Bihu is a festival celebrated in Assam. There are basically three types of Bihu - Rongali Bihu or Bohaag Bihu, Kati Bihu or Kongaali Bihu and Magh Bihu or Bhogaali Bihu.
The Bihu festival signifies a celebration of farming, especially paddy. For example, Rongaali Bihu marks the beginning of sowing of seeds, the Kati Bihu marks the completion of sowing and transplantation of the saplings and finally Magh Bihu marks the advent of the harvest period.
Of the three Bihus, Rongaali Bihu is the most important and is celebrated in the month of April, marking the beginning of Assamese New Year. This festival coincides with the advent of the spring season and people celebrate it by indulging in the traditional Bihu dance and singing Bihu songs. The folk songs associated with Rongaali Bihu symbolize love and romance among the village youth and the dames. The Bihu dance is accompanied with traditional Assamese instruments like the Dhol, Pepa, Gagana, Toka .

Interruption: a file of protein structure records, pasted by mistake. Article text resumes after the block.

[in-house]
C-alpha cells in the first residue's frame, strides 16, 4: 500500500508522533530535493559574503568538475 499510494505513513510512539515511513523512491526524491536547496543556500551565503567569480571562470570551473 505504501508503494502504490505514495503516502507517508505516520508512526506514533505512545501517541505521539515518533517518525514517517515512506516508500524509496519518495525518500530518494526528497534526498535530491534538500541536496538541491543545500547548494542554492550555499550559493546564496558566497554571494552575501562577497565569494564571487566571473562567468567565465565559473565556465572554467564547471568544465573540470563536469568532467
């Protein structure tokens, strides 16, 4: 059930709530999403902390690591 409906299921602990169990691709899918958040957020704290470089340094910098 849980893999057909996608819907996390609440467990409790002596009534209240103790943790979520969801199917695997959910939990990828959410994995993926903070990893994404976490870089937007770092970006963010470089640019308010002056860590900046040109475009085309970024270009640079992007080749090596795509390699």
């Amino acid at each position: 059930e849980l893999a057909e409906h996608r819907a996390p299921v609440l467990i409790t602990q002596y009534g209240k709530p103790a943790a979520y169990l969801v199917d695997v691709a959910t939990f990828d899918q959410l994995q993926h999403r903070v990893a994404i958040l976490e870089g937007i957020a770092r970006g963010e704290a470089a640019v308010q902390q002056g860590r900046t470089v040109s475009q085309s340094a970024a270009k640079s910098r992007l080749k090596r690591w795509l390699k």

Initially Bihu dances used to take place in village fields or courtyards, where the youth used to go from house to house singing Bihu songs, trying to woo their loved ones. But today, the celebrations have taken a modern turn and often these dances are now held formally in community halls, where people gather to witness Bihu celebrations.
Kati Bihu is a quieter form of Bihu which is held in the middle of October. During this event, earthen lamps (diyas) are lit in the paddy fields and prayers are offered for the success of the crops.
Bhogaali Bihu is celebrated in January, that is immediately after the paddy has been harvested. This Bihu is marked by a feast held at night in temporary huts that have been erected especially for this purpose. People also greet relatives and friends to convey and exchange Bihu greetings. Traditional snacks are also exchanged on a large scale during this Bihu.